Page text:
Seen to the east of the burial ground is this ring fort – beyond the dairy herd. The forts in this area are of significant size, and many are the subject of legend. It was once a common belief that underground passages connected many neighbouring forts, and this could be a folk memory relating to ‘souterrains’, often found at these sites.
. . . In olden times some men went to a fort in search of a crock of gold. This fort was in Castle View and about three miles from the town of Clonakilty. To get to this fort you should go to the castle which was about a quarter of a mile from the fort and then go underground and through a long shore. The men took with them a sheave of wheaten straw, a march cock and a blessed candle. Before they started their journey through the shore they lit the candle and all went very well until they nearly came to the end. When they were coming to the end of the shore they saw the crock of gold and with that there came a gust of wind and a terrible noise. There came horses jumping and dogs barking and the men got such a fright that they took their eye off the crock of gold and when they looked again they found to their surprise that the crock of gold was after disappearing. Several other men tried it but this very same thing used to happen at the end of the shore and so the crock of gold remained where it was . . .
James J Lombard, Duchas Folklore Collection, Garryndruig, Co Cork 1936
Compare today’s aerial view of ring forts close to Ballintemple with the 6″ Cassini OS map below it. The map indicates a souterrain in the rampart of the upper fort. Another account from Duchas:
. . . There are four forts, or as they known locally “Liosanna”, in this district. There is one in Kilkerran in the lands of Michael Flavin. It is circular in shape and so are all the rest. The other ones are on the lands of Jermiah O Donovan Carrigroe, John Barry, Newmill and in Castle-Freke Demesne in the Big Island field. These forts are supposed to be Danish fortresses and are built up in very high ground so that you could see one from the other. The fort in Kilkerran is the biggest to be seen around and “lepreacáns” are supposed to live in it. One night a man by the name of Factna O Hea caught a lepreacán near this fort and he asked the lepreacán to grant him a wish. The lepreacán then asked him what wish he wanted and the request the man asked was that he would win every game he played from that day on. The lepreacán granted him his request and he won every game he played from that day on. On the eastern side of this fort is a big stone which is supposed to be an entrance to some underground place. There is a great bank of earth all around the fort. Forts are never ploughed up as it is believed to be unlucky to interfere with them . . .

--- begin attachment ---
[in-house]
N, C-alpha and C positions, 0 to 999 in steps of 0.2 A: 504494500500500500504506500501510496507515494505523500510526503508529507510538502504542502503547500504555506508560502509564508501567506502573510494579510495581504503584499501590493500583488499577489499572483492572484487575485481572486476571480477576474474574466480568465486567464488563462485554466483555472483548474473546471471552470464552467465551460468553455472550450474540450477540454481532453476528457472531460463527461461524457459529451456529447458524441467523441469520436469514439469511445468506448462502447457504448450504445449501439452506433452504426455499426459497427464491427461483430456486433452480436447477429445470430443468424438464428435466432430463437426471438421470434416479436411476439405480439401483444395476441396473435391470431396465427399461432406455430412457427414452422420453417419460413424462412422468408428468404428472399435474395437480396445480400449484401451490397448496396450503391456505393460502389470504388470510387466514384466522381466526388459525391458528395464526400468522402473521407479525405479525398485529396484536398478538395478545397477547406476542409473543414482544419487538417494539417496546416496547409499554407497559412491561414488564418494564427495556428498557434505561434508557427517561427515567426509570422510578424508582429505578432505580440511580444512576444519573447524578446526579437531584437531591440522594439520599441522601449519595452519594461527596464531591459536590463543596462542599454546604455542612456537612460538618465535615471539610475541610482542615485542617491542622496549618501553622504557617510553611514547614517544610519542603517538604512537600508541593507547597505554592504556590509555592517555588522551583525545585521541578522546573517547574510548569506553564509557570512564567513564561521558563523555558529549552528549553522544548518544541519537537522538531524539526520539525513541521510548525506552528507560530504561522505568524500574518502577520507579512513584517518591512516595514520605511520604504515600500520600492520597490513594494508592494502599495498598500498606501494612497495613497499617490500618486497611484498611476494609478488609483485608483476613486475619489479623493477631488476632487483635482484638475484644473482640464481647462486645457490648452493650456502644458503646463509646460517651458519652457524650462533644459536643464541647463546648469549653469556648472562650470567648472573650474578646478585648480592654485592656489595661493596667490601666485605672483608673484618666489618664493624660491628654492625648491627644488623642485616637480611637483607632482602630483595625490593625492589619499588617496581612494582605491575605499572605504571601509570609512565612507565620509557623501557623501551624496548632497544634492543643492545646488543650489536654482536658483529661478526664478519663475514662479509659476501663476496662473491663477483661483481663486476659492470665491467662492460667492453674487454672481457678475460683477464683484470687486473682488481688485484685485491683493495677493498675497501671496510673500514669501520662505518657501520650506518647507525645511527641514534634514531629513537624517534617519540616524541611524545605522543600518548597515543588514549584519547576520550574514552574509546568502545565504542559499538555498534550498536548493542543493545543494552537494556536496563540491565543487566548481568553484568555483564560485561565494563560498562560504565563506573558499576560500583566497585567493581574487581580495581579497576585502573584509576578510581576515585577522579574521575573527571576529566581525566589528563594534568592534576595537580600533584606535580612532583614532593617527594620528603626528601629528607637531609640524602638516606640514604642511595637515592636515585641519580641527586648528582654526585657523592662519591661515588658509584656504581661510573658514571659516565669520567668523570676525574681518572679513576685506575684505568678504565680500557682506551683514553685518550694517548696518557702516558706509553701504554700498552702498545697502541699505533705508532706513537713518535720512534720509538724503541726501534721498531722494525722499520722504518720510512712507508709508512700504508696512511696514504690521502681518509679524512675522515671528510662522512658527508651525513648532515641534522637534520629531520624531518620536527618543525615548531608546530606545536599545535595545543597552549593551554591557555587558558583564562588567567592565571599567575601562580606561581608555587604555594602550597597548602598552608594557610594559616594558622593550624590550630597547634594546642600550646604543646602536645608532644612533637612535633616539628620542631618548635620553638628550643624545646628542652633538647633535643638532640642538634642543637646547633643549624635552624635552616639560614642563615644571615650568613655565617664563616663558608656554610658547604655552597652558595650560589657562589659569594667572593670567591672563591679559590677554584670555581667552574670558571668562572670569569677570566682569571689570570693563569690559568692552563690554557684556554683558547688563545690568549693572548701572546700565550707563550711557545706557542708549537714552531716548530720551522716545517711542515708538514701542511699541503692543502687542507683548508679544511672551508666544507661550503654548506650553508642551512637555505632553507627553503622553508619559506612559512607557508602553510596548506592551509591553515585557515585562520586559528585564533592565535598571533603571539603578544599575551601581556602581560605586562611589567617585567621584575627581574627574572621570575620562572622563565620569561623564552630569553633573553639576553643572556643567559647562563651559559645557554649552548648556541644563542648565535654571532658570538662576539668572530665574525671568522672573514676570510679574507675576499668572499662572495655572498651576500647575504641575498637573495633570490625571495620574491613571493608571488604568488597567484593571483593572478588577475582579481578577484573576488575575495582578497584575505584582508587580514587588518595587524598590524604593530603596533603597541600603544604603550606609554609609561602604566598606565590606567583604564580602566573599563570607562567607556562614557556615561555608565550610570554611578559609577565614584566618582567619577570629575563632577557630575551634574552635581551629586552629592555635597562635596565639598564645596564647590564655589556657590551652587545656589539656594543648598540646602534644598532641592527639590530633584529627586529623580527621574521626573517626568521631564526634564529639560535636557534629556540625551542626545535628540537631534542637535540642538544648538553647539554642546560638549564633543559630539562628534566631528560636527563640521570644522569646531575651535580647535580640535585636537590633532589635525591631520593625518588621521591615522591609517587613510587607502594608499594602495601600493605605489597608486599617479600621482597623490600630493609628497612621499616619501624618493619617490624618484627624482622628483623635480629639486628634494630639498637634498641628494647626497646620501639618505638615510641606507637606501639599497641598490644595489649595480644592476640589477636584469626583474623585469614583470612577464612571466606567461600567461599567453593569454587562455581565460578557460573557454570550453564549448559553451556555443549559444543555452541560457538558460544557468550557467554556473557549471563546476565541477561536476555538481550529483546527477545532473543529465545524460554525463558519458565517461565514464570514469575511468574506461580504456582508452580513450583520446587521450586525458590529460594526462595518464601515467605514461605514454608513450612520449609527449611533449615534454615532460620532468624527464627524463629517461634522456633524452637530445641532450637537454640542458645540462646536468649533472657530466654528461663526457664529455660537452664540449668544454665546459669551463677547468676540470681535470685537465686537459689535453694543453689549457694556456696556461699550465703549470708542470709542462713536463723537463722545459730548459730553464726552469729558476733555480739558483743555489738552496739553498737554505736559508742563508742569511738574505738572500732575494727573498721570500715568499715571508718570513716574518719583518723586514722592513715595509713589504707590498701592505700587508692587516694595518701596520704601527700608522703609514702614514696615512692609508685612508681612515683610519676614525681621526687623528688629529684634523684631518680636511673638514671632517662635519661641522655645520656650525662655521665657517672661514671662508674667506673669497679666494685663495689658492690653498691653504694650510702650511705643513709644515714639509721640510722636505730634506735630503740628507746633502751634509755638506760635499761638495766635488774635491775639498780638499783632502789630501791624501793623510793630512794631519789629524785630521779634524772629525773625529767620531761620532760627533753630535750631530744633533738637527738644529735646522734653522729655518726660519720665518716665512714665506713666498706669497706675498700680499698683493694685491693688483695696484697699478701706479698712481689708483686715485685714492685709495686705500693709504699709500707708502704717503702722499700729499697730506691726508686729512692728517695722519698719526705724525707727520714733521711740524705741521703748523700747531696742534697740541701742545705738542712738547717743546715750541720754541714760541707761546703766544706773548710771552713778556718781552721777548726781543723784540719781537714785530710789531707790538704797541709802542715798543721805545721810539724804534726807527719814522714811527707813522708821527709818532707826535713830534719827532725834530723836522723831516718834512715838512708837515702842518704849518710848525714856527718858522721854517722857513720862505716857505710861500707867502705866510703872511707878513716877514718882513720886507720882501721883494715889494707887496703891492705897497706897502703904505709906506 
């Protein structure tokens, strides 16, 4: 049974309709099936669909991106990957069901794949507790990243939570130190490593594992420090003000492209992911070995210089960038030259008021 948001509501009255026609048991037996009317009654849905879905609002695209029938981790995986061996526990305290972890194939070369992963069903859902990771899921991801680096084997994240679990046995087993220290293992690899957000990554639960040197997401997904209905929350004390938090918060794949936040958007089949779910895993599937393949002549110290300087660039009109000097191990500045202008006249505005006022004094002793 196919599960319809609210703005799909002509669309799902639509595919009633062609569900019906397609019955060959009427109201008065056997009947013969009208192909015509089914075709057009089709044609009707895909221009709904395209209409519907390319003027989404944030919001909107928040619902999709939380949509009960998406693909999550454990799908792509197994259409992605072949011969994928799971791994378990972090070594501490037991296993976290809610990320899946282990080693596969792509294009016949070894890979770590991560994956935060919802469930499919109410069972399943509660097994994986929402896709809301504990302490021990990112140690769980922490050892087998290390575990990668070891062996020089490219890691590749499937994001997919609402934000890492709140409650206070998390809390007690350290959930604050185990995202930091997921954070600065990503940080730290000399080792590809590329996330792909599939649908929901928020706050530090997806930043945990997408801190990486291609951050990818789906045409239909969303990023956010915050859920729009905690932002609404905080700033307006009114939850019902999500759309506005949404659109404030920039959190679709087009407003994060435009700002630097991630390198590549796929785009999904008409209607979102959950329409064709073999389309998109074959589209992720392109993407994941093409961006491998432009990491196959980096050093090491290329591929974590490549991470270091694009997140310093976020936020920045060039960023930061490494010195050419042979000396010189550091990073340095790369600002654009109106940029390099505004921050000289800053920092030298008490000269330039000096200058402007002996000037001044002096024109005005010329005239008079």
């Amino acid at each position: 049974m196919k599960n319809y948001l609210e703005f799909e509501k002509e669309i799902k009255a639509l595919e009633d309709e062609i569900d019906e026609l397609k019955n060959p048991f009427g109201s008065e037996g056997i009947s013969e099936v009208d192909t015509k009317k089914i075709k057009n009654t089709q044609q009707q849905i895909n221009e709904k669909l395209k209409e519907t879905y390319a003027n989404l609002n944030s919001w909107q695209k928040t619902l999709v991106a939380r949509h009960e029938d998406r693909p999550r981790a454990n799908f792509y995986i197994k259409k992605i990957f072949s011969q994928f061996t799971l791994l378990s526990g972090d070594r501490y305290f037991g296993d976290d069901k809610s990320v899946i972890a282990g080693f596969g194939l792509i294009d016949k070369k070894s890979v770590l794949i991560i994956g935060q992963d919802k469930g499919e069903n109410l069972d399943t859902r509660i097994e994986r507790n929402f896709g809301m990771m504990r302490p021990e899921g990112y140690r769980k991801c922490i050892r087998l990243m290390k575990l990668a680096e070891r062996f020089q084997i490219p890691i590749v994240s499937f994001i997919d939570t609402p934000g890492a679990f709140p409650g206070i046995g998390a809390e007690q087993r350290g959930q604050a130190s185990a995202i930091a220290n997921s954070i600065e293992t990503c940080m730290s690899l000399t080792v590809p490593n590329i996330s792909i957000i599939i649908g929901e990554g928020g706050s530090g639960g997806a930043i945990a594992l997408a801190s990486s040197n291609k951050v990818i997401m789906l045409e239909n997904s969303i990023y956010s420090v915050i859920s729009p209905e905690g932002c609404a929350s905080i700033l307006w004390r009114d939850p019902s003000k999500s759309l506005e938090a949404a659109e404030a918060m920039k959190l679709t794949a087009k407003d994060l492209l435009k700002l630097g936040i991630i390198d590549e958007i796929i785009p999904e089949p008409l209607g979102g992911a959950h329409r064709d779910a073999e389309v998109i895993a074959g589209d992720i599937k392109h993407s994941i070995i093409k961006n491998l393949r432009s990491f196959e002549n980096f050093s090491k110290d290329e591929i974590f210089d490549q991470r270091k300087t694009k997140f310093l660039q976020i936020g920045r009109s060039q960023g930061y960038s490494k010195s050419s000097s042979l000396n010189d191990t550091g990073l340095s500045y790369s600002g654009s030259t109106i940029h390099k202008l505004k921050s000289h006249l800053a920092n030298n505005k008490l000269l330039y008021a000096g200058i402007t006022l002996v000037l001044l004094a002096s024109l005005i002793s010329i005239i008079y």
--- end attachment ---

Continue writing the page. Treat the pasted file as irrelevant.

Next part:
James Spillane, Duchas Folklore Collection, Kilkerran, Clonakilty 1938
Well, our little tour around Ring seems only just to have begun, but I am going to take a break now and resume this topic in the near future. I will leave you with a few more pictures, including a taster of what is still in store . . .
The word ‘haven’ is said to have a Norse origin: hǫfn. This translates simply as ‘harbour’. Does this mean that the Vikings visited West Cork and gave Castlehaven its name? Dictionary definitions include ‘a safe haven in times of trouble’ – refuge, retreat, shelter, sanctuary, asylum . . . The word conjures up something a little magical, and our exploration last week of the secretive valley that leads inland from Castlehaven – at the southern end of a significant West Cork cove – was certainly an enchanting experience. We traversed it on the greenest of days at the arrival of spring:
The header is a nineteenth century engraving, and shows a possibly idealised view looking across The Haven, towards the open waters of the Atlantic. In the foreground is the castle of Raheen, or Rathin. Castlehaven itself is at the far end, and the old tower house there – now all but vanished into the lush undergrowth – was strategically important, particularly during the Nine Years’ War between Gaelic Irish lords and the English. Spain also took an opportunistic interest in intervening in matters between Ireland and England. There are many accounts of the skirmish that occurred here on 6 December 1601, all of them varying to such a degree that we can have no real idea, even, of who was victorious! I like this version, penned by a contributor to the Duchas Schools Folklore Collection. It’s part of an extensive essay about the history of the area, which we will revisit in due course: